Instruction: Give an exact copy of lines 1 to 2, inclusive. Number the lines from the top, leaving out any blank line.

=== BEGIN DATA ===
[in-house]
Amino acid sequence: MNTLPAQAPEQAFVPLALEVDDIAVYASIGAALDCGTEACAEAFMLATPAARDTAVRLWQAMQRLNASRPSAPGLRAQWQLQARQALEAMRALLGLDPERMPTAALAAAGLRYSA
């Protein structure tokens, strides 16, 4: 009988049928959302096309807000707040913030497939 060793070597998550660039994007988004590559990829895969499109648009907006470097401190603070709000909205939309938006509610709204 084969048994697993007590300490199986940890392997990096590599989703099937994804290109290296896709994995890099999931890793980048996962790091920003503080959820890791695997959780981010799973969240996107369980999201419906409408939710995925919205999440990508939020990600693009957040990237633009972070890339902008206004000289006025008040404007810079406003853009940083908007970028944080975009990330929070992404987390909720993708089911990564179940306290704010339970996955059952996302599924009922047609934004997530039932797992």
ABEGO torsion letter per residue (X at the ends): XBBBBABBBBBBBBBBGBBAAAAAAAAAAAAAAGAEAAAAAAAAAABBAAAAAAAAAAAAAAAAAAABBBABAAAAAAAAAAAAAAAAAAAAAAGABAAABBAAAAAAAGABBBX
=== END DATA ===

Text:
[in-house]
Amino acid sequence: MNTLPAQAPEQAFVPLALEVDDIAVYASIGAALDCGTEACAEAFMLATPAARDTAVRLWQAMQRLNASRPSAPGLRAQWQLQARQALEAMRALLGLDPERMPTAALAAAGLRYSA